Don’t Use Illegal Defaults

You would never implement a system programmed to break the law, would you? The municipalities in Denmark did. If you get social security in Denmark, you are supposed to work at least 225 hours per year if you can. Those who can, and don’t, get less money. Those who cannot work are exempt from this deduction rule. The IT system has been programmed to automatically start reducing benefits unless a caseworker remembers to manually keep pushing the deduction date into the future. This means the municipalities save money by illegally reducing benefits for those citizens who do not have the energy to complain.

When you automate a process, your users will quickly come to accept the decision of the system. Make sure you have good defaults. At the very least, make sure they are in accordance with the law.

What Can and Cannot Be Said

Can you say “pay rise” in your company? At Amazon, that would not be possible. The internal social media app they plan to roll out for warehouse workers will filter out words like “union,” fairness,” and “plantation” (!)

Russian author Fyodor Dostoyevsky said, “The degree of civilization in a society can be judged by entering its prisons.” Similarly, the degree of civilization in an organization can be judged by its internal social media.

What does your internal communication platform and its rules say about your organization?

Pay attention to the rules

It’s probably time to start paying attention to the rules. Inspired by the Silicon Valley ethos of moving fast and breaking things, many organizations have been rolling out technology without much concern for existing rules and regulations.

Uber, Airbnb, and the myriad e-scooter startups are on the back foot all over Europe as the state reasserts its authority. Even in the U.S., regulators have started to put their foot down. Tesla is having to reprogram 50,000 vehicles that were intentionally programmed to disrespect stop signs. If the car was driving slowly and couldn’t see anybody else around an intersection, it would ignore the stop sign and continue into the intersection. That’s illegal, but humans do it all the time. It turns out authorities were less than thrilled to see bad human behavior programmed into Tesla’s cars.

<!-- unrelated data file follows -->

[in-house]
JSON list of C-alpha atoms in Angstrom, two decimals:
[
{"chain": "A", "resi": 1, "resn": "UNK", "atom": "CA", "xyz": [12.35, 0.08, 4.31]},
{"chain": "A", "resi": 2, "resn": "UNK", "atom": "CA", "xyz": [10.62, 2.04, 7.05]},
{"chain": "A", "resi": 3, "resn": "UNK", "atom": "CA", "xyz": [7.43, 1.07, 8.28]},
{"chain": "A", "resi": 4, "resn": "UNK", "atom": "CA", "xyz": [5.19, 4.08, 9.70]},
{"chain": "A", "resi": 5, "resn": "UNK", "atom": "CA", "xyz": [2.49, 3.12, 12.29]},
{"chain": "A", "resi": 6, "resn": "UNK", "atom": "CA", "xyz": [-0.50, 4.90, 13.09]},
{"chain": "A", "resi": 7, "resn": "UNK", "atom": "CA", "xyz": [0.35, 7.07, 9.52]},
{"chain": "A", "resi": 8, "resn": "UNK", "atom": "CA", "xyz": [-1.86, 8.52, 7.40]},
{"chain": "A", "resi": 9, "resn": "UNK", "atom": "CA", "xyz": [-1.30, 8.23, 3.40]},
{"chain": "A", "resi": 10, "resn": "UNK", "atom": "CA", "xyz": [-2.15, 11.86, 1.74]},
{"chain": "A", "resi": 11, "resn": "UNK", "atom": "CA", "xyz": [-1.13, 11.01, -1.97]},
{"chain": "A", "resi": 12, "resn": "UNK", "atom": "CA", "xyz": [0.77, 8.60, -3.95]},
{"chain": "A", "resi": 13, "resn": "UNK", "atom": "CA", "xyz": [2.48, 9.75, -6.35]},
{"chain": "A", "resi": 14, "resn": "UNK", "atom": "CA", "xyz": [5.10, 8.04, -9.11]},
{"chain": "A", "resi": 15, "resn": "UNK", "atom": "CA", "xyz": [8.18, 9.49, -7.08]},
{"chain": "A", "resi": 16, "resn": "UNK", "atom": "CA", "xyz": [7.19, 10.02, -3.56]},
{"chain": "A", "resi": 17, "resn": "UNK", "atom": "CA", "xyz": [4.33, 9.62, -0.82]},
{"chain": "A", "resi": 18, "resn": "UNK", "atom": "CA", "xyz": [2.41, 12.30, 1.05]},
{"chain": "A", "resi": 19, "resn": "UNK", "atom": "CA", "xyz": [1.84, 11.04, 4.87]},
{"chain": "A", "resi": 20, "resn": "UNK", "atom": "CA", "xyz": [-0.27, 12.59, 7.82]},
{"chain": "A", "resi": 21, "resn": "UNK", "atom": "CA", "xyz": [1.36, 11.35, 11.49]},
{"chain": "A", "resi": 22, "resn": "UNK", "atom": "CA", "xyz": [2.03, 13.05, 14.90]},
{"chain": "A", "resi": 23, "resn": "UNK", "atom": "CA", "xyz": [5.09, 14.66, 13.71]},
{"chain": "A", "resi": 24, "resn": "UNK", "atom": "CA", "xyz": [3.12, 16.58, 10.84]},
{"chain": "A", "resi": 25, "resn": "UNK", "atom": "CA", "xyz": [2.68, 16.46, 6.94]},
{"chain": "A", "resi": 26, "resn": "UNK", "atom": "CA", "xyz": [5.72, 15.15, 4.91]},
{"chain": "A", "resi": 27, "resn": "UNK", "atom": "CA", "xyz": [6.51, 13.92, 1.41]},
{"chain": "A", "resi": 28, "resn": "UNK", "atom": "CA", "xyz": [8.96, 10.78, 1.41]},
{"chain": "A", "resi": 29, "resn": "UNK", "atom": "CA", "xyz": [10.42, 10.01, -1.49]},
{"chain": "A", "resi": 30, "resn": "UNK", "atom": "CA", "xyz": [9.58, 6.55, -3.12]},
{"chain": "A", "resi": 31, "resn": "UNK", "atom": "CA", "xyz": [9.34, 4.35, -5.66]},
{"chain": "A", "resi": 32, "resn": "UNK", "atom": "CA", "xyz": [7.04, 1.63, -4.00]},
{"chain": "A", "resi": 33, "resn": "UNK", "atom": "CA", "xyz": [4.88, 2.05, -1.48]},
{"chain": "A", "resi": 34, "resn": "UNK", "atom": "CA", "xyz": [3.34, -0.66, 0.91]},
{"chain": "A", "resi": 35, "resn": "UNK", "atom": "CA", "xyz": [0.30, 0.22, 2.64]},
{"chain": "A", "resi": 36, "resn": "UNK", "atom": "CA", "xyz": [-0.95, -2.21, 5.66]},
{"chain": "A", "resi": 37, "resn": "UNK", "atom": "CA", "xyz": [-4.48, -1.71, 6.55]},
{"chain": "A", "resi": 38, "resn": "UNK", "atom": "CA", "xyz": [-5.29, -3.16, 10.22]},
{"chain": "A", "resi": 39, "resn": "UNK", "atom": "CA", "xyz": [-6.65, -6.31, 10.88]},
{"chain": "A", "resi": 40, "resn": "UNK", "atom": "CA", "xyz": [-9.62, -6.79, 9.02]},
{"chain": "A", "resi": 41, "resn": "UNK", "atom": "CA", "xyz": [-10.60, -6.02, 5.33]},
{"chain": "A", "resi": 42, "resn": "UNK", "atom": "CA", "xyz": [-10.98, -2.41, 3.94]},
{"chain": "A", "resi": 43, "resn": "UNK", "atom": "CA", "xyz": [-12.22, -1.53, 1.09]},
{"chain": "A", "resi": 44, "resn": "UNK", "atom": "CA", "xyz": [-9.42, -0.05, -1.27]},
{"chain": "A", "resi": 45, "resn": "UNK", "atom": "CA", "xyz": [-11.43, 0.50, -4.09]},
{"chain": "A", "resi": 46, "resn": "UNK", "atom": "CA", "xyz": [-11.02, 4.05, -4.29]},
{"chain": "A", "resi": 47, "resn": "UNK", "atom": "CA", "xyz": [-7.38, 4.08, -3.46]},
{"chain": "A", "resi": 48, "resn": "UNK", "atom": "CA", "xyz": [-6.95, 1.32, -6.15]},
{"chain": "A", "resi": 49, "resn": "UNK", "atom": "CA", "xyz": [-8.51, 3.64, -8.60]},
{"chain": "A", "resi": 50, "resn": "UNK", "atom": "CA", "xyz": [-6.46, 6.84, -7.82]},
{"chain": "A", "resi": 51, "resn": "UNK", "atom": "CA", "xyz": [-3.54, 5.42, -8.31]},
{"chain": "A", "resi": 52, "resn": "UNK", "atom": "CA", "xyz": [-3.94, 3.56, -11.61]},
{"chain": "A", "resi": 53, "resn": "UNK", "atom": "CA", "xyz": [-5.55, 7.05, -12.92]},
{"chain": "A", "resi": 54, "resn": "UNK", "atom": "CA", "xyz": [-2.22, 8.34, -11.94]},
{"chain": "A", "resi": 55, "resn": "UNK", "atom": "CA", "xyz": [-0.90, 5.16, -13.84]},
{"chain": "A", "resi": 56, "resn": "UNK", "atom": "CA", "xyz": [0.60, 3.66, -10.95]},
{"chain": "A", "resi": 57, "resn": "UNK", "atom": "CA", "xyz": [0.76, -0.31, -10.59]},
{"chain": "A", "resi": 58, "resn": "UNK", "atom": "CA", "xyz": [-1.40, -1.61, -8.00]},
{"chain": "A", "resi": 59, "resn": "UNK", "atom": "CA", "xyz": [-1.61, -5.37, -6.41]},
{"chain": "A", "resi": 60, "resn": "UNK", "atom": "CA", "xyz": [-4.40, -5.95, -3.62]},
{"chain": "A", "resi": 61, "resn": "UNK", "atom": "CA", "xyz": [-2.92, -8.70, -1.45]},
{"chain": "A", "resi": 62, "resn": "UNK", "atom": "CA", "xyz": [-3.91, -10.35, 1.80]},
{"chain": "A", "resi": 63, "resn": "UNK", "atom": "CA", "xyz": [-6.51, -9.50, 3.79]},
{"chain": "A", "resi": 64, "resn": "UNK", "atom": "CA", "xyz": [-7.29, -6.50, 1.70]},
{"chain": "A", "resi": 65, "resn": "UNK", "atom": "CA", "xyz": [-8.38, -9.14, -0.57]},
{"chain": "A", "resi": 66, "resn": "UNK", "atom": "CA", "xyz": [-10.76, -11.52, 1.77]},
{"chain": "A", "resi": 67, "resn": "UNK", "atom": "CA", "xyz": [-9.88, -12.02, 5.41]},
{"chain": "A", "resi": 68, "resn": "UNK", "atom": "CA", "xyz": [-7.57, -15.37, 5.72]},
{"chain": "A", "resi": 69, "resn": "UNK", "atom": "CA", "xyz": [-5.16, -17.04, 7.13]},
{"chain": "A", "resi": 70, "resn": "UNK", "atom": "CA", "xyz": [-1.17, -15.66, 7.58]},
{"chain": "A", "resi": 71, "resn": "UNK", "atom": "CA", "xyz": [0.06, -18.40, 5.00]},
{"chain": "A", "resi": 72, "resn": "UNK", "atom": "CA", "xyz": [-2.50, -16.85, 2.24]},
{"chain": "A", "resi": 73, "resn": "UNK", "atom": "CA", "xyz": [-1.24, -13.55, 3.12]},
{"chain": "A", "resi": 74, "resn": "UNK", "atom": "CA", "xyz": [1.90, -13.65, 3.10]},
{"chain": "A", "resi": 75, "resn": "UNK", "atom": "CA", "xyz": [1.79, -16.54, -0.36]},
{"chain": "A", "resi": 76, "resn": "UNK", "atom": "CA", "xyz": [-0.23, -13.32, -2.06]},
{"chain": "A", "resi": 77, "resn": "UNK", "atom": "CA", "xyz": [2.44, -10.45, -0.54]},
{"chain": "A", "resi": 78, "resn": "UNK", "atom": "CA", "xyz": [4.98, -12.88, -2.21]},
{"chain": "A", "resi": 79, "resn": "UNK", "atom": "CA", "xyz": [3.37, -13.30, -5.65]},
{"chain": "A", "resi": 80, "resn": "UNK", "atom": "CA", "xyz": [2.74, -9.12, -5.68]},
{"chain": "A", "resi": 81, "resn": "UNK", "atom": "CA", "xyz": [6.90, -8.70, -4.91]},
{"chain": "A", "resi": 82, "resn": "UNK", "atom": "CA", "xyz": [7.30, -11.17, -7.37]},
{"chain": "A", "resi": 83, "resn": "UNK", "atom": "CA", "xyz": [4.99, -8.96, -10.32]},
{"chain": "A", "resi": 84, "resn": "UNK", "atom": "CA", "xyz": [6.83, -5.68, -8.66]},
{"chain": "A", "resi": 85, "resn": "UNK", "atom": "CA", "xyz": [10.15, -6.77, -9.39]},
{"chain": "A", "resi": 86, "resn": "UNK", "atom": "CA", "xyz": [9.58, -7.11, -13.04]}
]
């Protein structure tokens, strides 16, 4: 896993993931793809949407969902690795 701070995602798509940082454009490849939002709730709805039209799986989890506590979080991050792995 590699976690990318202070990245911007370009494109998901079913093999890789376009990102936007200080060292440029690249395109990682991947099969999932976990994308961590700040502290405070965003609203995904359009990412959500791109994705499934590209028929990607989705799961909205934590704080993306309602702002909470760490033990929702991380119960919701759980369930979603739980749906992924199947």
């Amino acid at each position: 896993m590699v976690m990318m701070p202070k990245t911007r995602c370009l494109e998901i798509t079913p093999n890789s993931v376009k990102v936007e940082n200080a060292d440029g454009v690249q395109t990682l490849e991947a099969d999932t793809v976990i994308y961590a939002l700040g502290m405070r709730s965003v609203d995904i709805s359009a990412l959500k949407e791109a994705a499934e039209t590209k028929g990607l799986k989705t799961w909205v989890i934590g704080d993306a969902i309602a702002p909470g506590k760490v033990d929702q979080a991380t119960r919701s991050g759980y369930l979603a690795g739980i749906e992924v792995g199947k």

We have rules for a reason. Some of them are ridiculous (like the ubiquitous cooking consent), but good citizenship includes adhering to the rules until you can persuade the rule-maker to change them. Don’t be like Tesla.

Bad Face Recognition

In the U.S., police have started rounding up suspects based on defective image recognition from grainy surveillance video. Image recognition is known to work poorly on black faces, probably because they were mainly trained on images of white people.

When we roll out new technology, we of carefully explain to the users where and how it can be used. But if we can reasonably expect our users to ignore our admonitions, maybe we shouldn’t sell it at all.

Doing the Right Thing

Last week’s episode of my podcast Beneficial Intelligence was about doing the right thing. Google used to say “Don’t be evil,” but now they are struggling with their employees who want them to do the right thing. Amazon is unpopular for squeezing warehouse workers, and McKinsey paid $600 million for the role their advice played in the opioid epidemic in the U.S. They could have done the right thing, but didn’t.

As CIO, you also constantly have opportunities to cut corners and squeeze employees to work a little harder. But if you want to attract and retain top talent, you need to do the right thing. 

Doing the Right Thing

This week’s episode of my podcast Beneficial Intelligence is about doing the right thing. Google started out with a motto of “Don’t be evil” but that has fallen by the wayside. Occasionally, employees can enforce a change as when they stopped working on military AI. But Google doesn’t seem terribly committed, and their Ethical AI Team is falling apart after they fired the head researcher.

Amazon never promised not to be evil, and they are forcing their delivery drivers to do 10-hour graveyard shifts starting before sunrise and going until mid-day. They are trying to avoid tired drivers causing accidents by installing cameras and AI in the vans so the computer can detect when the worker is falling asleep behind the wheel and can wake him up.

As a CIO, you’re engaged in a war for talent. But you also need to meet your budget, implement hot new technologies like AI and maintain IT security. There is always an opportunity to cut a corner, roll out inadequately tested technology or squeeze employees so you can hit your goals this quarter. But if you want to be able to attract and keep top IT talent, you need to do the right thing.

Listen here or find “Beneficial Intelligence” wherever you get your podcasts.